Diagnosing compartment syndrome in the multiple trauma patient is difficult. High-energy injury to the limbs, coupled with multiple predisposing factors found in this patient population, create an ideal environment for the development of compartment syndrome. Patients sustaining closed intracranial injury or undergoing general anesthesia cannot cooperate with physical examination, hindering the diagnosis and placing greater confirmatory importance on serial compartment pressure determinations. Awareness of the potential for this complication to occur, followed by repeated examination of the limb, is mandatory to assure the diagnosis. Once an increasing trend in the compartment pressures has been identified, early fasciotomy will help minimize soft tissue necrosis and loss of limb function. It is unclear whether intramedullary nailing of the tibia increases the incidence of compartment syndrome. Nonreamed nailing is suggested for treatment of a tibia fracture accompanied by compartment syndrome.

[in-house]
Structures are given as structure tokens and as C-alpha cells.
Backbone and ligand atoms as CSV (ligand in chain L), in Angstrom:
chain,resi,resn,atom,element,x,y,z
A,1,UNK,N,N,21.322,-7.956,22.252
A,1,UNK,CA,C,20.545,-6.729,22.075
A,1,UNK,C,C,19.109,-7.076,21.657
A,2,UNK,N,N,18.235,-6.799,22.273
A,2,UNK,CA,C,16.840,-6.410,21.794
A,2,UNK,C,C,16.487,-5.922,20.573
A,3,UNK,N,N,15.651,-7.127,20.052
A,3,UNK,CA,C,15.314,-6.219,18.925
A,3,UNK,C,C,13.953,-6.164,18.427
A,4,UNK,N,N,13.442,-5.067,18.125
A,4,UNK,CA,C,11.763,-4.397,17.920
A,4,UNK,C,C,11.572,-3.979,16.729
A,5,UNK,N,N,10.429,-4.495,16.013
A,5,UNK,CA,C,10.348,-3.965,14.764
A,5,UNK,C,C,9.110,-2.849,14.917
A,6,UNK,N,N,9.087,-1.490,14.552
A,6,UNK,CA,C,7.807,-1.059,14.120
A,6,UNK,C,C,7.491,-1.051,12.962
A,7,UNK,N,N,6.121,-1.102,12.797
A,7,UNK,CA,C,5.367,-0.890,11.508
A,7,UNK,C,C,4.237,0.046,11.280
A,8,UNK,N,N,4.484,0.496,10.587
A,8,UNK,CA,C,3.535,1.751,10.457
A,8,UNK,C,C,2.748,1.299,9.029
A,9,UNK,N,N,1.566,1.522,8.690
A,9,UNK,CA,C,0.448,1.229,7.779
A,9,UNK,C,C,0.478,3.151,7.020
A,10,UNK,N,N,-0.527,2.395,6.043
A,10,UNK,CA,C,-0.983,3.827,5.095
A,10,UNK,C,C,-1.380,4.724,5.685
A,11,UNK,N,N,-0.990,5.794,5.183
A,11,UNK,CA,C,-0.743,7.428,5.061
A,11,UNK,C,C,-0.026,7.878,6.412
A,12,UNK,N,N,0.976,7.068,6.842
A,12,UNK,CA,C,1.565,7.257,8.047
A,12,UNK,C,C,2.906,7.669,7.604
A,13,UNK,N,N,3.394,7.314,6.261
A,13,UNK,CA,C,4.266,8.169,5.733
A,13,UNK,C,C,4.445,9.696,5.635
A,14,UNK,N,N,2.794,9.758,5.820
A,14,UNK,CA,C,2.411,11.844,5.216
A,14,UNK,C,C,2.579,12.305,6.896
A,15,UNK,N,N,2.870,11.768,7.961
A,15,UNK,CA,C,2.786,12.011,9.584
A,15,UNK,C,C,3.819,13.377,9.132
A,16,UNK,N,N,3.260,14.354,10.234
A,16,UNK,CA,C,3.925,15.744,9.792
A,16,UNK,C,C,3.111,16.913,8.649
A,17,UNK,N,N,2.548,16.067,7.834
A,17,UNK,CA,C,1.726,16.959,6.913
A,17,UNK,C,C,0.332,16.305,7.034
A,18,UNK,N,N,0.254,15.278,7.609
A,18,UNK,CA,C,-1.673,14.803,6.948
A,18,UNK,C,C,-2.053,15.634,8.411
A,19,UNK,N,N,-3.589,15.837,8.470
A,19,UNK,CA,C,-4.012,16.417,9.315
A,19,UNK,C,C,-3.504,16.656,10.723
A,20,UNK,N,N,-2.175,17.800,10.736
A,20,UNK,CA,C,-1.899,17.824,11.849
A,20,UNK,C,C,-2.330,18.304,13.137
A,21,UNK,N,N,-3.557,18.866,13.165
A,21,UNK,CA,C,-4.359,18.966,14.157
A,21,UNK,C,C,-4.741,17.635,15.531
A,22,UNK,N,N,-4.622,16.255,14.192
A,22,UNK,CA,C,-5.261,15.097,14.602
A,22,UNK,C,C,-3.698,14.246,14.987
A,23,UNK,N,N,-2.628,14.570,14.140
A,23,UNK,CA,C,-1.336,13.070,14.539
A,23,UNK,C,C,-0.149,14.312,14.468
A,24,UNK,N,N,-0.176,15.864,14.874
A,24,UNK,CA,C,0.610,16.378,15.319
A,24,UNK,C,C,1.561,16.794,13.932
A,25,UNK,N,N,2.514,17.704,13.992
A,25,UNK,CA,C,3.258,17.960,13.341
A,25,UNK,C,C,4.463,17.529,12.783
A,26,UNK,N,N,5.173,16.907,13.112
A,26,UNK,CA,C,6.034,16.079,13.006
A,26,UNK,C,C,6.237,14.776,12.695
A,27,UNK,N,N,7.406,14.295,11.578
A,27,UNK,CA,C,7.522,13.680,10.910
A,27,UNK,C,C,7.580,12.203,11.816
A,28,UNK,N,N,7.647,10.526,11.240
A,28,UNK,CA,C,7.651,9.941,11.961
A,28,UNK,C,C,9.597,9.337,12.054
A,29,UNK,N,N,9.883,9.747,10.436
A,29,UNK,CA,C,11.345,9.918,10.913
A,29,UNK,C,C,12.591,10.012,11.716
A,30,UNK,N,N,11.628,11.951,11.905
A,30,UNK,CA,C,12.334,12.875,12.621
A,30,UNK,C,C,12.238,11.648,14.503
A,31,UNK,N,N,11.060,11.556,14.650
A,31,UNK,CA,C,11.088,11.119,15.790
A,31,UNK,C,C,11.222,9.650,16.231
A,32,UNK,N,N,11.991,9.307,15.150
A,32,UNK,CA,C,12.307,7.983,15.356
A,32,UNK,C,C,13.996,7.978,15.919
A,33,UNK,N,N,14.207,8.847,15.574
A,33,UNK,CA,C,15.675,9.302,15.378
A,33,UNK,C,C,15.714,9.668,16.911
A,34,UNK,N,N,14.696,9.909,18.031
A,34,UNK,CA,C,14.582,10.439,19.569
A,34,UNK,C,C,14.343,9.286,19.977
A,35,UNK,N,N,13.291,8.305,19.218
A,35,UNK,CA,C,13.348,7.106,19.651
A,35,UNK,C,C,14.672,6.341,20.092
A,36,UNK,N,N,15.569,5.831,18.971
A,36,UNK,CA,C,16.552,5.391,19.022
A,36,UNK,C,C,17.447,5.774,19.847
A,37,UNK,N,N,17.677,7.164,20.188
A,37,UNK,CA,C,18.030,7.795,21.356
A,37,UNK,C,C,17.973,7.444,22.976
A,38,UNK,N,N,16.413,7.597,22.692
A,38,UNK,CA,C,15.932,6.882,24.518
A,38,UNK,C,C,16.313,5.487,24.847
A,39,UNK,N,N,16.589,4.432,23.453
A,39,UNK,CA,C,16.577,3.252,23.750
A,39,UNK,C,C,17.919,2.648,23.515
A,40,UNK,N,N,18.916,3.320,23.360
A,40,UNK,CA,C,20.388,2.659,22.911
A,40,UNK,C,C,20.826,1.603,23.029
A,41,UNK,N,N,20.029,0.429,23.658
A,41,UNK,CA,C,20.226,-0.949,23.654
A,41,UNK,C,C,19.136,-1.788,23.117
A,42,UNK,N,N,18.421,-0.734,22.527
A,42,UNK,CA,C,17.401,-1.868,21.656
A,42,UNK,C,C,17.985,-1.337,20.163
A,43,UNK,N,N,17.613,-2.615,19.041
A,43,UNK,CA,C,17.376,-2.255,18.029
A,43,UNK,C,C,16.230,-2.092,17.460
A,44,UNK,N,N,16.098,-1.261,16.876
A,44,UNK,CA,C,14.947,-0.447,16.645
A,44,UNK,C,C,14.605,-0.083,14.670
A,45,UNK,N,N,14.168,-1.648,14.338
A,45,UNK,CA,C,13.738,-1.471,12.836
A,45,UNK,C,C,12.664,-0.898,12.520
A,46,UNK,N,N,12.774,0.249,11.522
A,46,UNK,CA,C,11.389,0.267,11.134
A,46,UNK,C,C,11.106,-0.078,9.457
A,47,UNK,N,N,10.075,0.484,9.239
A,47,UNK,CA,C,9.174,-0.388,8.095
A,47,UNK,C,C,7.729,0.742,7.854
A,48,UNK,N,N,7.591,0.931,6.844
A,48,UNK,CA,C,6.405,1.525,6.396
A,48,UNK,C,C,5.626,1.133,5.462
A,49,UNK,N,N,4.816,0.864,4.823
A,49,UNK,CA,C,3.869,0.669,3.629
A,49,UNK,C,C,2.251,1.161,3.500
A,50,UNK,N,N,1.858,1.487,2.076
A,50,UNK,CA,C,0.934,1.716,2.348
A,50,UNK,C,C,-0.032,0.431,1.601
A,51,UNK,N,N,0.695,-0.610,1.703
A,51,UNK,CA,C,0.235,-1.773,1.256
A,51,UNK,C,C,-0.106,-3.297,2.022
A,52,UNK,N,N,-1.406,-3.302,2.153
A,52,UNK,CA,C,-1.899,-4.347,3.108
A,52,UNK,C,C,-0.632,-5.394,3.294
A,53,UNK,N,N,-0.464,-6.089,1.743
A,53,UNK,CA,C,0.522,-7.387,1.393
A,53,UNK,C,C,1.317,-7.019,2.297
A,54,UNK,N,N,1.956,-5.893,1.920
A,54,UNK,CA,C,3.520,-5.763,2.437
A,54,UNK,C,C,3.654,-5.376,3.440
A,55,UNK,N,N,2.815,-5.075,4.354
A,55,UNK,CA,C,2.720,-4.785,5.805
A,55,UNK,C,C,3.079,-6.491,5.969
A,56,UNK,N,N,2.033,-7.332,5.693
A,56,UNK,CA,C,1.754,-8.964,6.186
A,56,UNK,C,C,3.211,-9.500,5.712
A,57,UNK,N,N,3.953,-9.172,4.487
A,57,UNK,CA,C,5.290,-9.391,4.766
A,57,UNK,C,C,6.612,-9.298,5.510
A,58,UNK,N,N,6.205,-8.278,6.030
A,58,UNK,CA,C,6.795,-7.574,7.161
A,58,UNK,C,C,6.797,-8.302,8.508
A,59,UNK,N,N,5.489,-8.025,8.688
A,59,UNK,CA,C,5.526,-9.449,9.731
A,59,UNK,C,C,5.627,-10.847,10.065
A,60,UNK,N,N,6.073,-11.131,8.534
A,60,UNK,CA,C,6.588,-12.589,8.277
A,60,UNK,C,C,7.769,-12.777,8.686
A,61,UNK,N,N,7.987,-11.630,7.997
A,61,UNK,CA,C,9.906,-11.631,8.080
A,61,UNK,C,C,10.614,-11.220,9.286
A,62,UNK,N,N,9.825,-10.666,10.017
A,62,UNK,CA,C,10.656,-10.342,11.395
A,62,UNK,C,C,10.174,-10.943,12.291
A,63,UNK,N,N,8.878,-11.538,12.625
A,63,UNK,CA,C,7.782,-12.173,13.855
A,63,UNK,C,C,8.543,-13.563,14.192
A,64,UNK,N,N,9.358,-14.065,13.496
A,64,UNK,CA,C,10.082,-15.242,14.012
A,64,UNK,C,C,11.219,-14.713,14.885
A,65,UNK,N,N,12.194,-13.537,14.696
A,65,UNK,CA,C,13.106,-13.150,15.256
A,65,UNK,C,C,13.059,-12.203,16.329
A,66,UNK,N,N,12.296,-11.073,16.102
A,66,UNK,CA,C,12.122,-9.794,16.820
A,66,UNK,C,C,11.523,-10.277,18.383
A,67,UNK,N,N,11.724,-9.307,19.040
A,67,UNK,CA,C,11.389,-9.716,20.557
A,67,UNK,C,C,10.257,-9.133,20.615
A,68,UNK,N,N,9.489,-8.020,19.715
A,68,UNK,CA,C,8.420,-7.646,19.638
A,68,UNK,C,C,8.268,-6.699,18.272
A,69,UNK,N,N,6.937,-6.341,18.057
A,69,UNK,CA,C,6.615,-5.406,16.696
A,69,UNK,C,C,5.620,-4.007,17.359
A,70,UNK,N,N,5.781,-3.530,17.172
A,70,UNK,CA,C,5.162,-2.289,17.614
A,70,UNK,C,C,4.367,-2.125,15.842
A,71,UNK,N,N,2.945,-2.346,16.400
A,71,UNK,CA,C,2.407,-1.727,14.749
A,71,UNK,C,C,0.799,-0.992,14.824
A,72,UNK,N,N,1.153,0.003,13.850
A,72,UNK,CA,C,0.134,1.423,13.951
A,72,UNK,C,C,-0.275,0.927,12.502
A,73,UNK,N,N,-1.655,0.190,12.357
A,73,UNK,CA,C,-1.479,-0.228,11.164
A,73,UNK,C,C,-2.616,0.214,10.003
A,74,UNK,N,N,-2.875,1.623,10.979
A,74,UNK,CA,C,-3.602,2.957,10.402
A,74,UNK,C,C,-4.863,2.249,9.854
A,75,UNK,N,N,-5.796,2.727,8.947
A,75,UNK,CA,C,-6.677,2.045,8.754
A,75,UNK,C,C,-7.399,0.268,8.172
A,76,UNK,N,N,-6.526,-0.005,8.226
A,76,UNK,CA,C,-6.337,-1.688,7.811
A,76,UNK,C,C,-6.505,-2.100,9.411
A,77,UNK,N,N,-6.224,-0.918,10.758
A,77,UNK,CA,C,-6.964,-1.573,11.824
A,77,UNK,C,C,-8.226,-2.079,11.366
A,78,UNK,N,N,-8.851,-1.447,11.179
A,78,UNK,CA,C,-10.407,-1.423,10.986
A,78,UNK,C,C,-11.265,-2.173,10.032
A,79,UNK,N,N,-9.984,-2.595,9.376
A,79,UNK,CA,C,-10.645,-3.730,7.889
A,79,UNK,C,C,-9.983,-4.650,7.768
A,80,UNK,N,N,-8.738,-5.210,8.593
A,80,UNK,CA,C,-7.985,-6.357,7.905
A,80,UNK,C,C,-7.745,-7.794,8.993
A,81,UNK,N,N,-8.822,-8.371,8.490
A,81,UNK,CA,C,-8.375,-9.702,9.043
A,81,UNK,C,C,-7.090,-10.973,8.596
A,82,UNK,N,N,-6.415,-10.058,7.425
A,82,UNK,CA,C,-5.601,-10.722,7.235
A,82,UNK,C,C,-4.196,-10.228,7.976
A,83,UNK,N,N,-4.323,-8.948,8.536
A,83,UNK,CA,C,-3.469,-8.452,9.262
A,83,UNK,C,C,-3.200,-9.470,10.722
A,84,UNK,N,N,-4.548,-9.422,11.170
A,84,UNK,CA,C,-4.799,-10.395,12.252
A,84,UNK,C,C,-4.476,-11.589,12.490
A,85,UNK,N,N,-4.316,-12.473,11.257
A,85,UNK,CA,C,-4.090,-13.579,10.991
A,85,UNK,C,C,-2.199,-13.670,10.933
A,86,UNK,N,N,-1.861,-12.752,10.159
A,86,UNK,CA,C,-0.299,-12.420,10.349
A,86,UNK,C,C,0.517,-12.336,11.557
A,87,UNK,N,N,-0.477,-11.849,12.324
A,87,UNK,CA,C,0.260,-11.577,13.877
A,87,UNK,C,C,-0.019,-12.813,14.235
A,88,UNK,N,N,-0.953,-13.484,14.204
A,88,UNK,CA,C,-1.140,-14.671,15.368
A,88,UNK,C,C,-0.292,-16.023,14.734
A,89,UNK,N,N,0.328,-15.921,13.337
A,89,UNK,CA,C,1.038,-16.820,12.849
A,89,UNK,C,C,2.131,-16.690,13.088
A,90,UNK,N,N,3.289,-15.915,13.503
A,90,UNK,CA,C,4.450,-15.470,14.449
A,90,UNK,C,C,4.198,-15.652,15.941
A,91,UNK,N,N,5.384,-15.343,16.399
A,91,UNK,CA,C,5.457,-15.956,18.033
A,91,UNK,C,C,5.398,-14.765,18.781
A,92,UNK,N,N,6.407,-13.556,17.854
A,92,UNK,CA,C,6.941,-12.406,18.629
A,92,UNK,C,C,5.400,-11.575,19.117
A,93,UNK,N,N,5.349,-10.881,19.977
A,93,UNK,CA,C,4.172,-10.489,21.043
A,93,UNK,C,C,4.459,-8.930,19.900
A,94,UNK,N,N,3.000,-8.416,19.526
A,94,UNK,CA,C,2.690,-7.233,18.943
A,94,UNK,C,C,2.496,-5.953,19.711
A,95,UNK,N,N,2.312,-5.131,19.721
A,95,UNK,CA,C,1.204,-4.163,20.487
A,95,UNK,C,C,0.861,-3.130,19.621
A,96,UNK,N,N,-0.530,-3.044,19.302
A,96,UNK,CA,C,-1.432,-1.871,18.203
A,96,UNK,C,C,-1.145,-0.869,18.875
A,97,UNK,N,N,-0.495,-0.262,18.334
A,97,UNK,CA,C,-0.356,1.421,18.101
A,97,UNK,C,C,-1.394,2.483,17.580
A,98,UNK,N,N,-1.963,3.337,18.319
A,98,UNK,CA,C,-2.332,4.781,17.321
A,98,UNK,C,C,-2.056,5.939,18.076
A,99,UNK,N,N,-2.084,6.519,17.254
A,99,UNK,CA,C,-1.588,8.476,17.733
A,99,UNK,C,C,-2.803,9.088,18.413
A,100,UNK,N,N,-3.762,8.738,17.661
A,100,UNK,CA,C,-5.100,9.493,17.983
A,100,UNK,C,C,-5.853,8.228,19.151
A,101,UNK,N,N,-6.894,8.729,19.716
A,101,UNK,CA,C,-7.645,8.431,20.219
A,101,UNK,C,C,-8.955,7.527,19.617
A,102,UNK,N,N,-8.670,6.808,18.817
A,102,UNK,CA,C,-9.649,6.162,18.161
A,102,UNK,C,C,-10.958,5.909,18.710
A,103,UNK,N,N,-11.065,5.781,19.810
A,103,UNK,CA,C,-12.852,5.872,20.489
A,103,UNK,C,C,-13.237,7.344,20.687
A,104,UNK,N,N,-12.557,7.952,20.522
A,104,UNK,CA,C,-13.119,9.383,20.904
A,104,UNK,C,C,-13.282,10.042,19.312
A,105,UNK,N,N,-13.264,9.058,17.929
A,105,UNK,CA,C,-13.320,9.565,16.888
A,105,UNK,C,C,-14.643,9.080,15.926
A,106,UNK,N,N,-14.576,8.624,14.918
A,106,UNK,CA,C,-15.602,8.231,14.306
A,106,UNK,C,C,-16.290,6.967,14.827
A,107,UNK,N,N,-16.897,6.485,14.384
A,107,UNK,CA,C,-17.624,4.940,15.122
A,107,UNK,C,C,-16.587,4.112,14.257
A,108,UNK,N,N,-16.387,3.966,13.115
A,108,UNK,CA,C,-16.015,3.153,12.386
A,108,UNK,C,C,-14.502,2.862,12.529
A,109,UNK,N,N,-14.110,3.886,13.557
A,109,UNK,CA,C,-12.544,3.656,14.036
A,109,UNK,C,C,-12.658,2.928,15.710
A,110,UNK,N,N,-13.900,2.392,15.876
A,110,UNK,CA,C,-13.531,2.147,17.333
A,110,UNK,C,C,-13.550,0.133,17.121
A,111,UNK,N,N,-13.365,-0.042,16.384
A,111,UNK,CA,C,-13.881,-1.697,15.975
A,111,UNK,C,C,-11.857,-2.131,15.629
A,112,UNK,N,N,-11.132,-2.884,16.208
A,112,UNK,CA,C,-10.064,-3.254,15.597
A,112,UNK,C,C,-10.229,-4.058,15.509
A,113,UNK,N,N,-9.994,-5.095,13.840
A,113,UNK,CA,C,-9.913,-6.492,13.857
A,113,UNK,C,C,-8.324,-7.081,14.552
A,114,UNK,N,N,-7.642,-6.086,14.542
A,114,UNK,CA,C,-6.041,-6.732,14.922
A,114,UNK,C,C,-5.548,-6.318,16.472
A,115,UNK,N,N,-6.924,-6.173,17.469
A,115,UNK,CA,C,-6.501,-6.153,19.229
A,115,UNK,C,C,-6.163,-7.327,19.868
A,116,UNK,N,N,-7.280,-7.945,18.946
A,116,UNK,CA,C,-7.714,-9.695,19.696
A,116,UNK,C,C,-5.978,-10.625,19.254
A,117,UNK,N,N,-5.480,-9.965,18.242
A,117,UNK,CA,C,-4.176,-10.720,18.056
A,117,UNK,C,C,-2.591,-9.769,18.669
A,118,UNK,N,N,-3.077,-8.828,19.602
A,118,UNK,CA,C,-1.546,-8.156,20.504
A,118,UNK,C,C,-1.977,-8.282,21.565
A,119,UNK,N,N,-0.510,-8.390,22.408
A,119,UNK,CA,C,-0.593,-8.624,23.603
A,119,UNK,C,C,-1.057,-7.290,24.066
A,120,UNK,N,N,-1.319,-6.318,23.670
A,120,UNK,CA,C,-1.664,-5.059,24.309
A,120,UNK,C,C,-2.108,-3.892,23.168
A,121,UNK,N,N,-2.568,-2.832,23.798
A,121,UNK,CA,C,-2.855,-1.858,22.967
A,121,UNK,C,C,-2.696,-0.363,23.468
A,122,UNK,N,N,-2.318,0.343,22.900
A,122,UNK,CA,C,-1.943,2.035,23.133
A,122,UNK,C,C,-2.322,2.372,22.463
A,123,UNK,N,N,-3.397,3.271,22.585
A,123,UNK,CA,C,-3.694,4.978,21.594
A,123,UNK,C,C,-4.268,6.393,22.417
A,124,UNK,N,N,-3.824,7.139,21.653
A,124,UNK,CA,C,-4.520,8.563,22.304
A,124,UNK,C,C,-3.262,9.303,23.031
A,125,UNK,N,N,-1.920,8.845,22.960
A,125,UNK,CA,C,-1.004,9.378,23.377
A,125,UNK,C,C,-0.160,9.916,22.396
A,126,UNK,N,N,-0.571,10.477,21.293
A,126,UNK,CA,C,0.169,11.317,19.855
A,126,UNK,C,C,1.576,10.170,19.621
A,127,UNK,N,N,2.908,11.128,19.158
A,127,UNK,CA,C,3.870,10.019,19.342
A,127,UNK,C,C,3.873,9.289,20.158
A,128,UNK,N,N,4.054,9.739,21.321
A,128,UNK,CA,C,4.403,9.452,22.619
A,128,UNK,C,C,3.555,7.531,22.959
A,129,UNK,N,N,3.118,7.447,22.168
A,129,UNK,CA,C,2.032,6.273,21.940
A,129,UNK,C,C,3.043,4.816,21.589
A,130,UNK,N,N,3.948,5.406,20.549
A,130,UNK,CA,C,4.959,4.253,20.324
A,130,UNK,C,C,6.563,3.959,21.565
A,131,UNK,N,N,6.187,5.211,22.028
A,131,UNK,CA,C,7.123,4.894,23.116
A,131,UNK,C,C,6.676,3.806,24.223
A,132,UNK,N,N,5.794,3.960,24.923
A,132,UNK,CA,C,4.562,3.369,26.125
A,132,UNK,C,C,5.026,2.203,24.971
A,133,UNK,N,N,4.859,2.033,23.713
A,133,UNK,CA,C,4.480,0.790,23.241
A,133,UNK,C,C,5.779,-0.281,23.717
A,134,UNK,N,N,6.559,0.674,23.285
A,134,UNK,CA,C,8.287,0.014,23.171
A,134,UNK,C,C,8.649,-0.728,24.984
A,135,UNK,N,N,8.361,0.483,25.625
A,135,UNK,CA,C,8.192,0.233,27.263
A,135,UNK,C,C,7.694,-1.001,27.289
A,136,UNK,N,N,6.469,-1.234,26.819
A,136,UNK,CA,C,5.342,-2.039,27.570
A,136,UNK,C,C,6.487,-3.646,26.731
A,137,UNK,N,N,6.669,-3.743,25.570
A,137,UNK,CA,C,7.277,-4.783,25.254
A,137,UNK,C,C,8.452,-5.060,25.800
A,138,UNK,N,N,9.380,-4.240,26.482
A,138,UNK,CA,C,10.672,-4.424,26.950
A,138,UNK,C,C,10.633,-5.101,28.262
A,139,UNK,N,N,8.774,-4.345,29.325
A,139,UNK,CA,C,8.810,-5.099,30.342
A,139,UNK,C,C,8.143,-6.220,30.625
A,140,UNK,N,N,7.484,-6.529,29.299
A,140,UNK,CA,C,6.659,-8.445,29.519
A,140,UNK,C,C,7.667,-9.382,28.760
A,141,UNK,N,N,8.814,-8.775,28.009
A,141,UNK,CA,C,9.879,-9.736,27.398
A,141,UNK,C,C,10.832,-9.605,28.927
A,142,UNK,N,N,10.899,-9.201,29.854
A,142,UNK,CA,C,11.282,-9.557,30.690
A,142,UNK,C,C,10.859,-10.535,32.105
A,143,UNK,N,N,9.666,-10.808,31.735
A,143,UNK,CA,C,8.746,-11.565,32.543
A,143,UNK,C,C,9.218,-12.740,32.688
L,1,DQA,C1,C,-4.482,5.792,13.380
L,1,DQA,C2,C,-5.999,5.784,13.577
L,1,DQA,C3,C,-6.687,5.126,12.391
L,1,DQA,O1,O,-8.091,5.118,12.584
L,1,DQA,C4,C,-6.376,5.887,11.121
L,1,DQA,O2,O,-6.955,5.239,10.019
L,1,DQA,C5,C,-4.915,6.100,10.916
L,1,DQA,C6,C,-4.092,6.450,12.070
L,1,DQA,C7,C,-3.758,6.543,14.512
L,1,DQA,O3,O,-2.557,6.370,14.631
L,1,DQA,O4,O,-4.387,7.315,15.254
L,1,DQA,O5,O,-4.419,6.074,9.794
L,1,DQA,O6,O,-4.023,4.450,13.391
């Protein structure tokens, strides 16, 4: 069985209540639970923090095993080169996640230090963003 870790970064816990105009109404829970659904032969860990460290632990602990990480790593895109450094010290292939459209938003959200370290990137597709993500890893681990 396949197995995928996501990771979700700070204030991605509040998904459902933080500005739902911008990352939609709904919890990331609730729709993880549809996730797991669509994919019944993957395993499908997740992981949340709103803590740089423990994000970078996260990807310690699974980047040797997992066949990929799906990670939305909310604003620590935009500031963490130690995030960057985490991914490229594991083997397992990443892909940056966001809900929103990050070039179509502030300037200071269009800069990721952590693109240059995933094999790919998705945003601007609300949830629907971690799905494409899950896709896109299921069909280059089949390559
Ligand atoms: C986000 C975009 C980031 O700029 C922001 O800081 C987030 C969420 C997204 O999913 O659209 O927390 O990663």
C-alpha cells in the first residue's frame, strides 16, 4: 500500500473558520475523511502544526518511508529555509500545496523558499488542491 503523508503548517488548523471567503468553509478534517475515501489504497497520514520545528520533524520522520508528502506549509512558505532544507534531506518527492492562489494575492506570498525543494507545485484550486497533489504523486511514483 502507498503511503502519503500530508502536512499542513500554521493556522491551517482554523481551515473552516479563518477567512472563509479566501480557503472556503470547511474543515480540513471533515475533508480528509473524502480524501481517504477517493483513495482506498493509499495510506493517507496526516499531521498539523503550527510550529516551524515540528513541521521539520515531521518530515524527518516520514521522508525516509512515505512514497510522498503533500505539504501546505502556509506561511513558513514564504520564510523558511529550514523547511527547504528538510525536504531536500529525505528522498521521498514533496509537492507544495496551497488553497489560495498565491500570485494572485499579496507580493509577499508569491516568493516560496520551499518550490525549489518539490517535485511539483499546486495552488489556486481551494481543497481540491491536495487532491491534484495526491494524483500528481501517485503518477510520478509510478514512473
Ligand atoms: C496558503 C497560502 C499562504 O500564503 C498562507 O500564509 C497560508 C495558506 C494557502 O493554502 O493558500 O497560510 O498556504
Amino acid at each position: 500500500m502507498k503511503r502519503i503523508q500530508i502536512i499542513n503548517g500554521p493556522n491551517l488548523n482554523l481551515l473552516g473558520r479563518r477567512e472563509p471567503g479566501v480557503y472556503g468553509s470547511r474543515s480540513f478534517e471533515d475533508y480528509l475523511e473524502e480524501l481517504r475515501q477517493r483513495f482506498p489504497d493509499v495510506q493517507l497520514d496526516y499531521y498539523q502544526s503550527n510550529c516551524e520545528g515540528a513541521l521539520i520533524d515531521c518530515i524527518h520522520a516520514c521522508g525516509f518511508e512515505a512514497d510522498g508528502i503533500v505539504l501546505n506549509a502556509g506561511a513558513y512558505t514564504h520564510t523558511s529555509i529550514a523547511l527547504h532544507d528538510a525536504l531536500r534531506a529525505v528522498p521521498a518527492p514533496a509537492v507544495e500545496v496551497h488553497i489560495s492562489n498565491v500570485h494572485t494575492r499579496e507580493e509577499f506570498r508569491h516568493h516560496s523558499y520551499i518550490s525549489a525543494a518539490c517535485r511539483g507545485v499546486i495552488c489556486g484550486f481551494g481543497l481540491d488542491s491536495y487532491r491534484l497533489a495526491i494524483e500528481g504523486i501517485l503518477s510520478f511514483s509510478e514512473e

- Compartment syndrome
- Interstitial pressure measurements
ASJC Scopus subject areas
- Orthopedics and Sports Medicine